Frederick Faust is most famous for the Westerns he wrote under the name Max Brand and numerous other pseudonyms, of course. But like any good pulpster, he wrote a lot of other things, too, including historical novels. WHITE HEATHER WEATHER, which was serialized in the pulp magazine ARGOSY – ALL STORY in 1921 under the name John Frederick, is set in England in the 17th Century, during the reign of Charles II. Its protagonist is a young man named Samson Integrity Northam, and it's no coincidence that his initials spell out the word SIN.
Samson's father, you see, is a former Puritan soldier who served under Oliver Cromwell, but following Cromwell's death and the restoration of the monarchy, John Northam has retired and is running an inn with the help of his son Samson. Then, one moonlit night, destiny rolls into the inn's courtyard in the form of a coach carrying a mysterious, beautiful blonde. The coachman – who has secrets of his own – has a sprained wrist, so he asks Samson to help him drive the coach on to London. Samson, who has caught a glimpse of the blonde, has fallen in love at first sight, and since he's the fanciful sort who has always longed for something more the drab life of his father, he agrees to the proposal.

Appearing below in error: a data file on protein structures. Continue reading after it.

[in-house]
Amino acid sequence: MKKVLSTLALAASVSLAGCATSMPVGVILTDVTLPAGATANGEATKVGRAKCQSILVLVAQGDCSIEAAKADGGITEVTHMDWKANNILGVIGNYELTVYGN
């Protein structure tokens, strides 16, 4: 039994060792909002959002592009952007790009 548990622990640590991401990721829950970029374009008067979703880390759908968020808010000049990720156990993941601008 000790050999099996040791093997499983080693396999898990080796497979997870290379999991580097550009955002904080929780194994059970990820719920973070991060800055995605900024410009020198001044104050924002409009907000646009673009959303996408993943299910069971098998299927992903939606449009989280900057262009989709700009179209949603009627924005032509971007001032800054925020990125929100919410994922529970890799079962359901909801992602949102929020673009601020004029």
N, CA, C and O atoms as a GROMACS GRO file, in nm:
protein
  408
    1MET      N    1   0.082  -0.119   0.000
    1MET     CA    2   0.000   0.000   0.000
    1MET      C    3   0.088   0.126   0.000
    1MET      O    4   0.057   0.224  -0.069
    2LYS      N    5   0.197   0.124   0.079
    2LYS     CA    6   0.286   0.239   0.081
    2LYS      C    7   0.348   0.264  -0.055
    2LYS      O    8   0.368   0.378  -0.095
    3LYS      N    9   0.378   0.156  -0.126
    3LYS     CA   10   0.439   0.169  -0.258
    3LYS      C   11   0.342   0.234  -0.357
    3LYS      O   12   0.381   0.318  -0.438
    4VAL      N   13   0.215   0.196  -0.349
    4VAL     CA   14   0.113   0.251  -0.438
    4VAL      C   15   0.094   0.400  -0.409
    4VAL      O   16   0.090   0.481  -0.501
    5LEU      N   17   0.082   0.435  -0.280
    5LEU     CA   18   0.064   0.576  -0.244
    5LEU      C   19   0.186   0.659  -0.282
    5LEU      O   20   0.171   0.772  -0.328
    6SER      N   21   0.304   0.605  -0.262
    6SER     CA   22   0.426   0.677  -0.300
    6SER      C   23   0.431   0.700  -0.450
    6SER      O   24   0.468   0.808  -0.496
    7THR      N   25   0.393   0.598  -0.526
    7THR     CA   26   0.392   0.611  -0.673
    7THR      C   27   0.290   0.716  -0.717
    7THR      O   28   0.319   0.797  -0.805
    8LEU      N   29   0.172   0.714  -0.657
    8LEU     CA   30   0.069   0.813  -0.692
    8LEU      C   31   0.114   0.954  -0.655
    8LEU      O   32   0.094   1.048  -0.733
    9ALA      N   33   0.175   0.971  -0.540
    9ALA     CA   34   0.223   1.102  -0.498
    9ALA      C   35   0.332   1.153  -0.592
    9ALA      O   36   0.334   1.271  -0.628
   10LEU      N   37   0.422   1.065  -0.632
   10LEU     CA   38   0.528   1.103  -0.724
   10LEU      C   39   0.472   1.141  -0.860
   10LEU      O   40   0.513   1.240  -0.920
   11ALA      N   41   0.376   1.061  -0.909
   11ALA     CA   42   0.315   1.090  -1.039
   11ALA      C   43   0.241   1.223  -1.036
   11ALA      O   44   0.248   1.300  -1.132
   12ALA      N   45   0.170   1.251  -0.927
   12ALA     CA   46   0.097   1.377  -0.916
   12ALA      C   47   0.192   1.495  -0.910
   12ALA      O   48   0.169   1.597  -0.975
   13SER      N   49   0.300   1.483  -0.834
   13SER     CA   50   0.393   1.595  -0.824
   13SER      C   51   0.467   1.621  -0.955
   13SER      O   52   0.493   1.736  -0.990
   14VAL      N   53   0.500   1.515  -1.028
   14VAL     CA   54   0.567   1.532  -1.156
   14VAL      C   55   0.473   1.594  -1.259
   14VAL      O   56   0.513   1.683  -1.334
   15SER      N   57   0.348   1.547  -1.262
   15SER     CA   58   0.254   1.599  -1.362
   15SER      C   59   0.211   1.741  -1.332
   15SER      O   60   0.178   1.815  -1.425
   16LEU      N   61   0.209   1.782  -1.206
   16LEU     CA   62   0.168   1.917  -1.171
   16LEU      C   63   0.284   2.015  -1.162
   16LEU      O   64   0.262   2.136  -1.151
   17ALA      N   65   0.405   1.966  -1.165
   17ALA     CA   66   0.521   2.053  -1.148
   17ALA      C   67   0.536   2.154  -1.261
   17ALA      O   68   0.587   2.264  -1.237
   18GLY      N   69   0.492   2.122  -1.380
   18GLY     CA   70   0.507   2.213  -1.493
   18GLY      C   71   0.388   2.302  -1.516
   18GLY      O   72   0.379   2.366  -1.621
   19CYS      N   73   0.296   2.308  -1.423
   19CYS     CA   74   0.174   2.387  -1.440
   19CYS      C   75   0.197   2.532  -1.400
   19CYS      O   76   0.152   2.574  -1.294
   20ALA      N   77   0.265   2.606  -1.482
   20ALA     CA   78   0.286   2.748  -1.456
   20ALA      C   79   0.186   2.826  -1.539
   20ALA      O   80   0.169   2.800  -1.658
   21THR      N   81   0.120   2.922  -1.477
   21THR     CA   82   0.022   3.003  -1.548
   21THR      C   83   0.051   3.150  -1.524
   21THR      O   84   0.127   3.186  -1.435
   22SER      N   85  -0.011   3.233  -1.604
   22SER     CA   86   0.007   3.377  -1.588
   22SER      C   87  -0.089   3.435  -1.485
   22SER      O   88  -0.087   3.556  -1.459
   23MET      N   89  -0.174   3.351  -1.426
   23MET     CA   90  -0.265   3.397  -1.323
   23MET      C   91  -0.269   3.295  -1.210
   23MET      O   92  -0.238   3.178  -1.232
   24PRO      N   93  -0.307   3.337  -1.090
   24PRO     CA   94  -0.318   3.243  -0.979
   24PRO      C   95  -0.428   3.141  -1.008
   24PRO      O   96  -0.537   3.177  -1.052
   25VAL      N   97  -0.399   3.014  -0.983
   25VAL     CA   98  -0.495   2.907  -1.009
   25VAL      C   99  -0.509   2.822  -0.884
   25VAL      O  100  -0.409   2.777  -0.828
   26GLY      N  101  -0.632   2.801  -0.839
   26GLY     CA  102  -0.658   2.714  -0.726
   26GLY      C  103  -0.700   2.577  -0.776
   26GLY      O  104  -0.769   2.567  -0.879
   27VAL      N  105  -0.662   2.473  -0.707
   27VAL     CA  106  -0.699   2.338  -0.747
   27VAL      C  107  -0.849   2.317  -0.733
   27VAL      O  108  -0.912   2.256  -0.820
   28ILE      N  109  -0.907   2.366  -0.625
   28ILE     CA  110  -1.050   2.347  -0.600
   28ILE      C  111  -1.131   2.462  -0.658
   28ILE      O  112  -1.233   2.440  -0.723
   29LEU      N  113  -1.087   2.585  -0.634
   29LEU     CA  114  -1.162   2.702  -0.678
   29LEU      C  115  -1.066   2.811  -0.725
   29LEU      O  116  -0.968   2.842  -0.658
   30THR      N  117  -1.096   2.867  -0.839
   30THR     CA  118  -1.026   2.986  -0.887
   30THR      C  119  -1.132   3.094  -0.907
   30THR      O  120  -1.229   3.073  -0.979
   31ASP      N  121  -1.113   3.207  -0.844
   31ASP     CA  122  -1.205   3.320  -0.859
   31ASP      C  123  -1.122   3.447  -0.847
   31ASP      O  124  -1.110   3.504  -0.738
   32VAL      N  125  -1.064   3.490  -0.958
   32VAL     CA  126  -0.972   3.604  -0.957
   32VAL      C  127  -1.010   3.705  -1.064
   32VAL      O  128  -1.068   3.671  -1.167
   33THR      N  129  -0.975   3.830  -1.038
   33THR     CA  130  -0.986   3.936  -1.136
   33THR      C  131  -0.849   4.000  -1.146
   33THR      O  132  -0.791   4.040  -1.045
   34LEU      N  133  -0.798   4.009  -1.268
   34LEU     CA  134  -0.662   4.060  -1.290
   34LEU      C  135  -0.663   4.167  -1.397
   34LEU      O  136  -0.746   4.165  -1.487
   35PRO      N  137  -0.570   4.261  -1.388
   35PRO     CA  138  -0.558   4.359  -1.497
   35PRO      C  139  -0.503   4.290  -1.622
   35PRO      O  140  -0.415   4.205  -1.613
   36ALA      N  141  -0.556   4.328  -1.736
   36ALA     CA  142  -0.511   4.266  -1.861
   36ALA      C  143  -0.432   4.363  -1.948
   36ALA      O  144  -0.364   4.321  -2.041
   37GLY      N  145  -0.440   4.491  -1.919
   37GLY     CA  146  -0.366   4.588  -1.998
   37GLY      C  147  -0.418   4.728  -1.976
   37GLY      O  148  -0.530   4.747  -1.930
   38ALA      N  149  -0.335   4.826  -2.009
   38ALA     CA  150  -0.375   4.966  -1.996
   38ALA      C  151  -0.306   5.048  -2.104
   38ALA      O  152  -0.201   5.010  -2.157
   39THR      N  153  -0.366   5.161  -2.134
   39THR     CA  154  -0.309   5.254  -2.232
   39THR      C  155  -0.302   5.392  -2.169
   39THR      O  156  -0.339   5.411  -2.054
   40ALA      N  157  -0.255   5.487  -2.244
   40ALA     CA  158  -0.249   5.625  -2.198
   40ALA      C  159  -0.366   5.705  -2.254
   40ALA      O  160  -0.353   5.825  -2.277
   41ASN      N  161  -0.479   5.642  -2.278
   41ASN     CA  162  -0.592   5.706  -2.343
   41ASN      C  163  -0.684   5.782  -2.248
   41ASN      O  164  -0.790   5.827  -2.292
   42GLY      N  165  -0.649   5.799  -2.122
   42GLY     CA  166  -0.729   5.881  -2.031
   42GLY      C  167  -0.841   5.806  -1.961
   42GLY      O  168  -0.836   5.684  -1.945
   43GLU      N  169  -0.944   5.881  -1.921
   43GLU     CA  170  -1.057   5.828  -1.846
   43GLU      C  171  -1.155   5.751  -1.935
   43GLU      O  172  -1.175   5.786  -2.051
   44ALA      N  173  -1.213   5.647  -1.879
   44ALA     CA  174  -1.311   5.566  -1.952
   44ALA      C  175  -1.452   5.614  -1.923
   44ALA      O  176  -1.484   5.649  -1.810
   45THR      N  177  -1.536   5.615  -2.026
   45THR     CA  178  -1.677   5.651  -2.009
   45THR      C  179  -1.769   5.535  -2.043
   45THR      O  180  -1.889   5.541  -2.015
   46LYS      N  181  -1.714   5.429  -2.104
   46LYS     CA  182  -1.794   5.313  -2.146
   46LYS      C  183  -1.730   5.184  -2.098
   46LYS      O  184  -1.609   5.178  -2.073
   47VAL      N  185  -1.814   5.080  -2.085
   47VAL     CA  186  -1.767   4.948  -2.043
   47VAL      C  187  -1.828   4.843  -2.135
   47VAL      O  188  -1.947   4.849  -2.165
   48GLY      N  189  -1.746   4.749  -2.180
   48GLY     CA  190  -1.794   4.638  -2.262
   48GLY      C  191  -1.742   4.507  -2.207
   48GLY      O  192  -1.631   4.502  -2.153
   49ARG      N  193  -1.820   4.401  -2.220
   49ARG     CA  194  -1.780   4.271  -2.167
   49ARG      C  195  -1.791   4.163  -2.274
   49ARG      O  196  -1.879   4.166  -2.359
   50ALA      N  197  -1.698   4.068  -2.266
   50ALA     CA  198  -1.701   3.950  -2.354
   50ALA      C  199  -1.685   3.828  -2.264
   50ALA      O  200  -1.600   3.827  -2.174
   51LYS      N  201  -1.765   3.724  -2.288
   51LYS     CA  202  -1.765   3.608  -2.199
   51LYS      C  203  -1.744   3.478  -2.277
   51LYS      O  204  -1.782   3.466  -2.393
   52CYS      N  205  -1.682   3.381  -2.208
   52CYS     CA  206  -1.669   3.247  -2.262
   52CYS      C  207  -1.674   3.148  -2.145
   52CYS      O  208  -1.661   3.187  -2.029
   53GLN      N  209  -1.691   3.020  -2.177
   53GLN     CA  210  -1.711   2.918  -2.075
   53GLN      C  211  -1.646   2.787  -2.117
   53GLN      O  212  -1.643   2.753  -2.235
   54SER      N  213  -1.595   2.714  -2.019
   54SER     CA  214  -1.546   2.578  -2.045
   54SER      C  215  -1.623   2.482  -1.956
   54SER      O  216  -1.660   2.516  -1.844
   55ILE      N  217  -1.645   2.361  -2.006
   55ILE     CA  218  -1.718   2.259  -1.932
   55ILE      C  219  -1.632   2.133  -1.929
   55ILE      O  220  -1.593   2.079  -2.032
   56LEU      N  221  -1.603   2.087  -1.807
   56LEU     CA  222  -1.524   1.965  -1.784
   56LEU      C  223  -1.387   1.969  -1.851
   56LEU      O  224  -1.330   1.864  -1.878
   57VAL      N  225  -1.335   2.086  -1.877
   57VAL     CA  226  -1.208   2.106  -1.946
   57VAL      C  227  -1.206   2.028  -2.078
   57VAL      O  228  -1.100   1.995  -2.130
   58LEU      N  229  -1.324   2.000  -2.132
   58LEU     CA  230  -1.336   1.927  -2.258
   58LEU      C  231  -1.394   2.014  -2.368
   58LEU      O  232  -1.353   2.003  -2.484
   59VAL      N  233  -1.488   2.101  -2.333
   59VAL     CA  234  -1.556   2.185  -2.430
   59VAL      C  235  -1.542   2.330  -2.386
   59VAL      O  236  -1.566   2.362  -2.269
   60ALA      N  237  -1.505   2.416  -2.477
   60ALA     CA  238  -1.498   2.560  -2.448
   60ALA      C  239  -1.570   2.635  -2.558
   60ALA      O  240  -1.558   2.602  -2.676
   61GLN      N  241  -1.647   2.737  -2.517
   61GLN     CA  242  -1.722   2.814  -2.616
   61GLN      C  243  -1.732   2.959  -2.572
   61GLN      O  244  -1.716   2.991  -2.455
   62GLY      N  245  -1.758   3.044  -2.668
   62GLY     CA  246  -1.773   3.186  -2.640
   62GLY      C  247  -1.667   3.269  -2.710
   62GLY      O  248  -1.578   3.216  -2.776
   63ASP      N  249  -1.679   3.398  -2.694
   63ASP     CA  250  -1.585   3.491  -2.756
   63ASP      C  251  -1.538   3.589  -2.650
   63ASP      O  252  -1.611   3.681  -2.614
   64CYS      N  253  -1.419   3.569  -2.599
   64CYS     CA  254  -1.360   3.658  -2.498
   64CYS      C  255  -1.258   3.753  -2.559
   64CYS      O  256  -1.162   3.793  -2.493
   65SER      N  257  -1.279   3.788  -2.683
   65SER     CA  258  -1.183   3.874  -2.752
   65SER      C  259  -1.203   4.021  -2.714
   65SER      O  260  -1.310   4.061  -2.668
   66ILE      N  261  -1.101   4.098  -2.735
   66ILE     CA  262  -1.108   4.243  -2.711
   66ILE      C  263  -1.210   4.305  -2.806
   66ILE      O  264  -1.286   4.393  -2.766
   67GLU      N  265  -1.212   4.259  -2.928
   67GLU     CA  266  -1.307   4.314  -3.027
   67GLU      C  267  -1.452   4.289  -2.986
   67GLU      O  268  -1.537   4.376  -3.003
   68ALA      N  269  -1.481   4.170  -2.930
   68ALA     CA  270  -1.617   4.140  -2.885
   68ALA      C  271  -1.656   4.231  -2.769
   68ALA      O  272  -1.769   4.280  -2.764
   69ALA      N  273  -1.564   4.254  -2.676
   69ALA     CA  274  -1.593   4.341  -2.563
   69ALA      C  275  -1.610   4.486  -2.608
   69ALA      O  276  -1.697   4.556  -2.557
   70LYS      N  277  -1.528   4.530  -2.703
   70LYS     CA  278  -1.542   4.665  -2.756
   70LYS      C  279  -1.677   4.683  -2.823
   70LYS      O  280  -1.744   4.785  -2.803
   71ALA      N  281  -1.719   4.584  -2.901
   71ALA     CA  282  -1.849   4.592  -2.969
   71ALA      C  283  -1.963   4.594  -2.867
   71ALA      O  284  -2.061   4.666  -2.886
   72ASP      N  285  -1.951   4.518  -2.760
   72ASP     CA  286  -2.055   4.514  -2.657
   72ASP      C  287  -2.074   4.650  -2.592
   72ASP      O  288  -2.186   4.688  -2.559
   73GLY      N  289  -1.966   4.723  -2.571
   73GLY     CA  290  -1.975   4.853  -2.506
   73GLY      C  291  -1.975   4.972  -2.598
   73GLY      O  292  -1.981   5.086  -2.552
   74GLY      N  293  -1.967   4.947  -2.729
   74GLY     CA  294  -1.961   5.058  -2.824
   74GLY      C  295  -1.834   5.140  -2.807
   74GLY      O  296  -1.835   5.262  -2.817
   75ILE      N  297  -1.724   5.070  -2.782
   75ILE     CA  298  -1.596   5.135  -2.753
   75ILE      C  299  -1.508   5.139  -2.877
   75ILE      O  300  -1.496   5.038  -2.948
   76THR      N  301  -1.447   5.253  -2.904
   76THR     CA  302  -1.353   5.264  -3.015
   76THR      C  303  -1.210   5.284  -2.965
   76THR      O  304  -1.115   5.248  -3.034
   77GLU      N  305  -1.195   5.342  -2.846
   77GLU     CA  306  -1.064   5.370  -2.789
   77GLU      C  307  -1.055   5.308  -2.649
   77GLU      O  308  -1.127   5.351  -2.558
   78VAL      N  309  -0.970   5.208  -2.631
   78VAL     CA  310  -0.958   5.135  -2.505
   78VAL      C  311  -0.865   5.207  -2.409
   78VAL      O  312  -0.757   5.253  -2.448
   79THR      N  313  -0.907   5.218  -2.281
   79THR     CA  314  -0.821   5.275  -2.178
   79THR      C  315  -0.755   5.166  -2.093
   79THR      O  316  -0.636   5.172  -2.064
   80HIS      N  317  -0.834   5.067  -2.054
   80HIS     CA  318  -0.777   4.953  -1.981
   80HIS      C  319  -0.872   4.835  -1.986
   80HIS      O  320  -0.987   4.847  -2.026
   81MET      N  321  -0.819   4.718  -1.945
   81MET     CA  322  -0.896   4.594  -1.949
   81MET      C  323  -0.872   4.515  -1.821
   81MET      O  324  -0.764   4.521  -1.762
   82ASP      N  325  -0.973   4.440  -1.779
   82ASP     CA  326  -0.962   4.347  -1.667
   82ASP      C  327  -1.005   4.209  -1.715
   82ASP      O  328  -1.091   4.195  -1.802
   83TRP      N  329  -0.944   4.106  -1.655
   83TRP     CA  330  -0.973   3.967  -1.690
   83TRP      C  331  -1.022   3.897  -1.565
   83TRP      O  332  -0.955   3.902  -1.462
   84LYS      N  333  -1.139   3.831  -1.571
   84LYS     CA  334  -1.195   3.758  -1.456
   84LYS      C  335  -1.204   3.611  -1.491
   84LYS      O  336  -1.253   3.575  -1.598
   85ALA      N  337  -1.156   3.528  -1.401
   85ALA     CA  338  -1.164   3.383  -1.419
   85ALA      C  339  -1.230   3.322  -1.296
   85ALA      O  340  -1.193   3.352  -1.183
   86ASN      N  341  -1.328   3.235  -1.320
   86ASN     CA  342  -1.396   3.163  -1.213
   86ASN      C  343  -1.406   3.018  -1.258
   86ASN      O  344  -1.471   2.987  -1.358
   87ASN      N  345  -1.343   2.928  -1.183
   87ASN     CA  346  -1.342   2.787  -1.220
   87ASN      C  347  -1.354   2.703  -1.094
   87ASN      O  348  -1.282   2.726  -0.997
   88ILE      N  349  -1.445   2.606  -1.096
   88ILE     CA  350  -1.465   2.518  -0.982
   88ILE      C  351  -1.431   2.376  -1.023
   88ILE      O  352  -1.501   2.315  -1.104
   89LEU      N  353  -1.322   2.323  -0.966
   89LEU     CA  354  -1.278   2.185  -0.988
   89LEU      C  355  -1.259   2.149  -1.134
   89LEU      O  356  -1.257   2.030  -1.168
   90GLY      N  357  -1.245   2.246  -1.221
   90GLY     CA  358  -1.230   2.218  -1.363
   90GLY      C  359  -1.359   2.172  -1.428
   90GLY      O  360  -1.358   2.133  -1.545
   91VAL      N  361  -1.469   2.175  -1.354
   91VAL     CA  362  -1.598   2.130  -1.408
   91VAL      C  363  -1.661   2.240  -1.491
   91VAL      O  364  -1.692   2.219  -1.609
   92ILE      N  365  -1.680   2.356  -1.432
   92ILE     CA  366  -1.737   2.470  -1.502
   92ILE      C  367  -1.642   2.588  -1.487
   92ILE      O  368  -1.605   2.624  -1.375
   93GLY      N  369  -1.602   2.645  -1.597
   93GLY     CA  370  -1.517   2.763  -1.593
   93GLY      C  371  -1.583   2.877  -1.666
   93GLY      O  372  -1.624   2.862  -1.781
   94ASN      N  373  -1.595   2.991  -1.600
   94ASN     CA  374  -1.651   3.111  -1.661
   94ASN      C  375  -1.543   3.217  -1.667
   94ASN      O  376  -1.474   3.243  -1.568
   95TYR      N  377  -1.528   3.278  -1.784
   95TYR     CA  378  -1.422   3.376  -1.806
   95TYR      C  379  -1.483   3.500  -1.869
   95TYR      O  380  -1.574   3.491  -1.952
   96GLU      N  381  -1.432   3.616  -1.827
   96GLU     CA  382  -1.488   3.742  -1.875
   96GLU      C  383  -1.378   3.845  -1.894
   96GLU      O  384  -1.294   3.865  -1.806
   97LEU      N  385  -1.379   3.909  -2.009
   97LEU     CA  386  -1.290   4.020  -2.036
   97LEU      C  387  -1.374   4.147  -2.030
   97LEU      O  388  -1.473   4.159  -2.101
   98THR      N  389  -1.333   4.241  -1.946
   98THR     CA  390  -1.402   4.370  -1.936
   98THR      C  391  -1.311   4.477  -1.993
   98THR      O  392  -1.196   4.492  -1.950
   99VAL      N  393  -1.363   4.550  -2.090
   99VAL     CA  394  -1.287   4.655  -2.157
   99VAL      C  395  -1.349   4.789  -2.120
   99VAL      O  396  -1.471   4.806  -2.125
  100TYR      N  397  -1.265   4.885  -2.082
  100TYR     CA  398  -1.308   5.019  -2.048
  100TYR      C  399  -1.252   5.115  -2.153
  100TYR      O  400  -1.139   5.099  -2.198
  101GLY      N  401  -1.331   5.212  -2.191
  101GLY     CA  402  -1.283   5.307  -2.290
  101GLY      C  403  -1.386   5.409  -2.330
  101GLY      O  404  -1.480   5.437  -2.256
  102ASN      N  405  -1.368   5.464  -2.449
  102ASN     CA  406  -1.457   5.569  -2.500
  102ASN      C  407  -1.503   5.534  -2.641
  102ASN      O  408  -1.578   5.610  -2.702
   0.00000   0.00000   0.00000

Well, it won't come as any surprise that the girl is in danger from pursuers, and the first half of the novel is a fast-paced adventure full of swashbuckling action as Samson risks his life numerous times in order to get her safely to London.
Once they're there, however, the story takes a different turn and settles down to become more of a dramatic comedy about romantic and political intrigue. Samson stays in London instead of returning to the inn and is soon mingling with all sorts of historical figures at the royal court. He meets another girl, a serving wench named Sally, who like nearly everybody else in this novel has secrets and unexpected depths of her own.
This is the first of Faust's swashbucklers I've read, and he has a great touch with the swordfights. In fact, I could have done with a few more of them and a little less angst in the second half. Still, Faust writes so well and does such a fine job of depicting English society during this era that I never lost interest in the story. As I got close to the end of the book I wondered how he was going to pull everything together into a satisfying finish, but sure enough, he does.
This is a pretty old-fashioned yarn, as you'd expect from a novel first published more than ninety years ago, but I enjoyed it a great deal. Our friends at Beb Books have rescued it from obscurity and will have an affordable reprint edition available soon. If you like historical novels and all you know of Frederick Faust is his Westerns, you ought to give WHITE HEATHER WEATHER a try.